As this scene unfolded, more SS guards arrived to put an immediate stop to this uprising. They of course had the advantage of both numbers and weaponry so when assistance arrived the women really had no chance. Many were killed by machine gun fire and those who weren’t were either put in the gas chambers, or taken outside and executed. Though the women had resisted, the forces they faced were just too overwhelming.

Franceska Mann- Pinterest

A DANCER’S LEGACY

What was the fate of our beautiful, gun wielding dancer? There are conflicting accounts as to how she met her end. Some say she was shot with many of the other women upon the arrival of reinforcements, while others claim that she took her own life with the pistol that she used to kill one of her captors.

No matter how Franceska met her fate, one thing is made clear: she was brave, determined, and unwilling to surrender. It is true that the world lost a gorgeous and talented young woman that day at Auschwitz, along with many other innocent people. Though it is heartbreaking, the legacy she leaves behind is one of beauty, persistence, and above all, courage in the face of hate and tyranny.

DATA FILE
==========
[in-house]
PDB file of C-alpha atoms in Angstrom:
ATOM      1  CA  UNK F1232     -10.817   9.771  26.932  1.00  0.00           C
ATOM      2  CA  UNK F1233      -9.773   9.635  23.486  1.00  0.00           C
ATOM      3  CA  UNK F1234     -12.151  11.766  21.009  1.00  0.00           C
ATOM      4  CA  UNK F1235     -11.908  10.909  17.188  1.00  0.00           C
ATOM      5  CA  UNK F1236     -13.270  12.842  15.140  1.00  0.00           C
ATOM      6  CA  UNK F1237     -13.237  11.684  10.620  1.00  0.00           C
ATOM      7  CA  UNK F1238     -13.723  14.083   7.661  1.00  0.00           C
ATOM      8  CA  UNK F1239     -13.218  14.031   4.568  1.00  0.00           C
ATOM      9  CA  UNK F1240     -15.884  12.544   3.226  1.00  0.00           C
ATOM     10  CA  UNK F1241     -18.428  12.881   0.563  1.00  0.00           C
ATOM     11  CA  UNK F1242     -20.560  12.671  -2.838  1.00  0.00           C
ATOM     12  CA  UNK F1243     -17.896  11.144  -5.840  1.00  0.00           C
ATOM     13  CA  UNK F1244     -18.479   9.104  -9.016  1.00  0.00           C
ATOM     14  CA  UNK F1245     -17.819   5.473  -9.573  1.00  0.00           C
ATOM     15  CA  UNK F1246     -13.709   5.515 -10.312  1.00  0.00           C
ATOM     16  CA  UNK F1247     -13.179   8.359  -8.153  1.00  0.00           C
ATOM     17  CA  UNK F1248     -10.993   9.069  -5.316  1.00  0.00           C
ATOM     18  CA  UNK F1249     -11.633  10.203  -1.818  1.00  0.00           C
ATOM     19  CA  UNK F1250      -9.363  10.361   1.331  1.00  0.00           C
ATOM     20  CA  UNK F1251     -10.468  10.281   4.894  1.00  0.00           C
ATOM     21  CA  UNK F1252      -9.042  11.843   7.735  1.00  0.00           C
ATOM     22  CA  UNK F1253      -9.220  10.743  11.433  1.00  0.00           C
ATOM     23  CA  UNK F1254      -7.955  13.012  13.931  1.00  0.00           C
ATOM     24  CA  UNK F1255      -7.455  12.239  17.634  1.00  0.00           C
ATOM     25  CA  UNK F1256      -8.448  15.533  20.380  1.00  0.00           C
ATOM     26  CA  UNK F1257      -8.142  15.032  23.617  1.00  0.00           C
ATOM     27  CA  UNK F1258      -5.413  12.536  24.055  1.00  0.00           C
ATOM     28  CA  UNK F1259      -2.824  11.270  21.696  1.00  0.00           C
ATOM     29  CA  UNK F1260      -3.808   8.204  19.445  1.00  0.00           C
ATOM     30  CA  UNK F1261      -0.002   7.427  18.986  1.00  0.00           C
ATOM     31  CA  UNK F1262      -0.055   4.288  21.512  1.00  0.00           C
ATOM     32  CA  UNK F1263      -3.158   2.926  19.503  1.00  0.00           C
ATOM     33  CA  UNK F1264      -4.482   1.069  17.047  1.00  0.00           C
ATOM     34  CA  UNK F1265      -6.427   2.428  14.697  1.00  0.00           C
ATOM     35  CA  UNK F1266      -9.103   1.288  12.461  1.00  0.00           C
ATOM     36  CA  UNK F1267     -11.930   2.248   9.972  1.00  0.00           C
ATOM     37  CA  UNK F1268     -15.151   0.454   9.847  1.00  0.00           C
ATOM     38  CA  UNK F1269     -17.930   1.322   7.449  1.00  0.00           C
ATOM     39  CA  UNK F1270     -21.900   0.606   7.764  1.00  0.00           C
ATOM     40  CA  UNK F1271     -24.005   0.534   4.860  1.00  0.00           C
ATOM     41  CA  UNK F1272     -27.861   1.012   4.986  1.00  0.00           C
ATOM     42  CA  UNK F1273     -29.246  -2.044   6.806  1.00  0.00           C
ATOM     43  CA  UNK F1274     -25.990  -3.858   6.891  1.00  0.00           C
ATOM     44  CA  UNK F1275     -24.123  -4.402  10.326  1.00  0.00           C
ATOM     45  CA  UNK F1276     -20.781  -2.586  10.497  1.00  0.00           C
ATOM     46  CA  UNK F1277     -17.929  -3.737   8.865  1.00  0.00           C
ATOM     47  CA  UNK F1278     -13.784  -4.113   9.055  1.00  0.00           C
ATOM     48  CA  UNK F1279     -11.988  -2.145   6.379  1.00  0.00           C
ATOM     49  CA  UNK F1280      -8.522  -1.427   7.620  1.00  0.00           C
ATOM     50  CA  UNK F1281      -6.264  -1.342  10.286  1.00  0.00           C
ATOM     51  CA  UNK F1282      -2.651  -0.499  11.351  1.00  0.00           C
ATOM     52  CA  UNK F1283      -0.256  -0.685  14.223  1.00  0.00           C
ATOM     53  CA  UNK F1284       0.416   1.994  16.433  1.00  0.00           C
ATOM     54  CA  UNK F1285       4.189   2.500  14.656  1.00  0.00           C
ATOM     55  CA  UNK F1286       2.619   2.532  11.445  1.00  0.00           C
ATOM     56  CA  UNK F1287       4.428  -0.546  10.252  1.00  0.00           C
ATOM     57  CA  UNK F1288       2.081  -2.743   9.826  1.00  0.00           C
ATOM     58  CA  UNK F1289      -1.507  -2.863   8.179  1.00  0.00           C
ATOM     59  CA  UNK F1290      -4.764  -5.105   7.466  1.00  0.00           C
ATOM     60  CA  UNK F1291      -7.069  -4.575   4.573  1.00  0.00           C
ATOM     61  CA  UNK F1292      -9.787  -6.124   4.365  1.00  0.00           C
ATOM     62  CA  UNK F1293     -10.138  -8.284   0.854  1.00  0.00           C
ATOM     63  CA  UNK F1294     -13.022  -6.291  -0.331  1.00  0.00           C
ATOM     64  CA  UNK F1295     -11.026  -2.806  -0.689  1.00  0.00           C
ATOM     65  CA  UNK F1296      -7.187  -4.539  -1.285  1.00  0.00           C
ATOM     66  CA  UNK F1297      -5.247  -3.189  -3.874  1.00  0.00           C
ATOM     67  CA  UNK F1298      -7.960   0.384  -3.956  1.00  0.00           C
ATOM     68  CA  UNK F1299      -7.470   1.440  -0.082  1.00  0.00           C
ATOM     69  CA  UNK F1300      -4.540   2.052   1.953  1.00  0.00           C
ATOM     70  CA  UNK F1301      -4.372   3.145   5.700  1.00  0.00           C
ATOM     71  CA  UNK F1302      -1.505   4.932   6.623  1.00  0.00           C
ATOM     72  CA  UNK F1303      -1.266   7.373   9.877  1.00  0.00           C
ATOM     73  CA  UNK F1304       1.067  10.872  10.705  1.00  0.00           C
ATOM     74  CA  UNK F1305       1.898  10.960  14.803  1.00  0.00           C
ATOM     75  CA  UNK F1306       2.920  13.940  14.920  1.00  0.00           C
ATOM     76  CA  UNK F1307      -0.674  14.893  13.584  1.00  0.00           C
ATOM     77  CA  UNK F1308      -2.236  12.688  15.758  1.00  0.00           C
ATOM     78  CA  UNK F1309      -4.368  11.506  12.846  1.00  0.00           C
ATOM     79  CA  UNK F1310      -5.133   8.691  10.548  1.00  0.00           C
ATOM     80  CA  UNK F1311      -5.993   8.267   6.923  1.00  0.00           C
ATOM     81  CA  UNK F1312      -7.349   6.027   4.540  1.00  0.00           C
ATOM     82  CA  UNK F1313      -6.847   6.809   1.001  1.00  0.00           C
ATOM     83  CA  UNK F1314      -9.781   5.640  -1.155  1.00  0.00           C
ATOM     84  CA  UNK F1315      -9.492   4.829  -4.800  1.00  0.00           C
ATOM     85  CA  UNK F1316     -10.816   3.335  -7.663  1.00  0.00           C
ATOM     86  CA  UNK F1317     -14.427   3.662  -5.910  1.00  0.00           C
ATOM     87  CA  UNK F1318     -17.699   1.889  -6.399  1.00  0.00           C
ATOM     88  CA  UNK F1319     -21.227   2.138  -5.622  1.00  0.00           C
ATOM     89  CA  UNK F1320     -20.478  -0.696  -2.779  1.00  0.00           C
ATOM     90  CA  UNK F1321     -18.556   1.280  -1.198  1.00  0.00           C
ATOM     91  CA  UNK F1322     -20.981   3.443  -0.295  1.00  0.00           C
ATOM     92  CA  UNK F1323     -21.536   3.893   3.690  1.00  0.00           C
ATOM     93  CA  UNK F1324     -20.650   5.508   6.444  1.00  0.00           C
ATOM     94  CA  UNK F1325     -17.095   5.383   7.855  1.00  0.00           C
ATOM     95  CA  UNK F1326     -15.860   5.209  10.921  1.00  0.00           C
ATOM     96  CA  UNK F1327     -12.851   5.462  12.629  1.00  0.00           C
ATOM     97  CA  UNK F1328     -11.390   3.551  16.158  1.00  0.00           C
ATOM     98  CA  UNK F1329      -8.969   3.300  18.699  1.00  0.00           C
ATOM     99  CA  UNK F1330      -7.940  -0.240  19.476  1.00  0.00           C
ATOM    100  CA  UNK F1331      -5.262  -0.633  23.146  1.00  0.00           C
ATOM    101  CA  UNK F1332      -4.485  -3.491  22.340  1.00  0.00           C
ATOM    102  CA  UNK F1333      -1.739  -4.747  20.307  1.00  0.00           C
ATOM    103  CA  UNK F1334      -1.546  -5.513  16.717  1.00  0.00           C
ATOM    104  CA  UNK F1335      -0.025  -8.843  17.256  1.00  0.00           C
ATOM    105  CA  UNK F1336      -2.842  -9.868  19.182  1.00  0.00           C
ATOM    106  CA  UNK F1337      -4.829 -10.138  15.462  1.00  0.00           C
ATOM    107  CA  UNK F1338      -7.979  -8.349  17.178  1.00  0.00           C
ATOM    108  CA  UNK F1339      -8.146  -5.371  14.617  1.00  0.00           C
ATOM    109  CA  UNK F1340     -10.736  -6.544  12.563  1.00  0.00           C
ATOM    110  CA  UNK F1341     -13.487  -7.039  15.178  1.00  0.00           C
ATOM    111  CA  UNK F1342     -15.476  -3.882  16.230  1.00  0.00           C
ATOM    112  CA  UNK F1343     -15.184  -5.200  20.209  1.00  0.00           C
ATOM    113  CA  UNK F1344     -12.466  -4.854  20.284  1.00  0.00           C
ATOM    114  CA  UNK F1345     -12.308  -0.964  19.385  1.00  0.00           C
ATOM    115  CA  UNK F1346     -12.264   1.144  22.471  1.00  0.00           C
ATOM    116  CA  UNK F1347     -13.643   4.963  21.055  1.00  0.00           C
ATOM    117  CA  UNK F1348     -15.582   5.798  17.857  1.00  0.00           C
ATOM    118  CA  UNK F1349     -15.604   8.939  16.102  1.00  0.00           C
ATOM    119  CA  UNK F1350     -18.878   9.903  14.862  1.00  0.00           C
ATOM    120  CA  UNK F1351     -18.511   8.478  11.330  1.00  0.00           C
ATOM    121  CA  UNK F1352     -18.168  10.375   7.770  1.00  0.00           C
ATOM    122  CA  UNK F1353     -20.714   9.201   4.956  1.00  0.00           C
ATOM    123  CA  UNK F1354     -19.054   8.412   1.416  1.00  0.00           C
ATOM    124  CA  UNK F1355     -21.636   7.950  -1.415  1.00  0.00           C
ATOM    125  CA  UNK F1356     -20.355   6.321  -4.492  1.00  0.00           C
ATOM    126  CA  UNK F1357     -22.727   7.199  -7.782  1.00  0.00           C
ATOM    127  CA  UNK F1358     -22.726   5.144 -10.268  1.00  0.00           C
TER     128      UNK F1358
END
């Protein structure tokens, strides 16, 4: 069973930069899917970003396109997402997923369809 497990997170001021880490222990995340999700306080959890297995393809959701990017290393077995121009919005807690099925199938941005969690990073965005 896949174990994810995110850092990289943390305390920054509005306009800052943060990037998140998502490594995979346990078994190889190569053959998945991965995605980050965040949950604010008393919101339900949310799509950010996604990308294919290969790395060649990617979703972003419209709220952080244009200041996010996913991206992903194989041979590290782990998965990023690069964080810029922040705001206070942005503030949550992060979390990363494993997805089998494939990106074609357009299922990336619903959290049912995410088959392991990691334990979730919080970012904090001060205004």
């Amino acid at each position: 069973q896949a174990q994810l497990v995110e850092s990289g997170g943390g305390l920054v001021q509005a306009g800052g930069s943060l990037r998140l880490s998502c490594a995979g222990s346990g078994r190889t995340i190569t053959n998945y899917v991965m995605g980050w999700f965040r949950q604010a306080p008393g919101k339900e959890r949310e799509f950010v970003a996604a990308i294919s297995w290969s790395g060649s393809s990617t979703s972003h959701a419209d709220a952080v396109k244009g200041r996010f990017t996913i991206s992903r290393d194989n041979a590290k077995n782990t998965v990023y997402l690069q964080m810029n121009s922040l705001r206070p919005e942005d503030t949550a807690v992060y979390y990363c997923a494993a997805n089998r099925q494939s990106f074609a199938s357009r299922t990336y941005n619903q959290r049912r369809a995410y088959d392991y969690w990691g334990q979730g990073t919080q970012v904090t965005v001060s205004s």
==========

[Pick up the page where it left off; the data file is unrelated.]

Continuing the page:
Where Did We Find This Stuff? Here Are Our Sources

The Dancer in Birkenau: Meet the Polish- Jewish Ballerina Who Shot Nazis on the Way to the Gas Chamber. Vintage Everyday. May 26, 2018

The Dancer of Auschwitz. The Fellowship. The International Fellowship of Christians and Jews. October 23, 2017

Three Bullets of Francesca Mann. Gary Gindler. American Thinker. October 23, 2017

Franceska Mann. Judi Heit. Heroines of the Resistance. August 12, 2015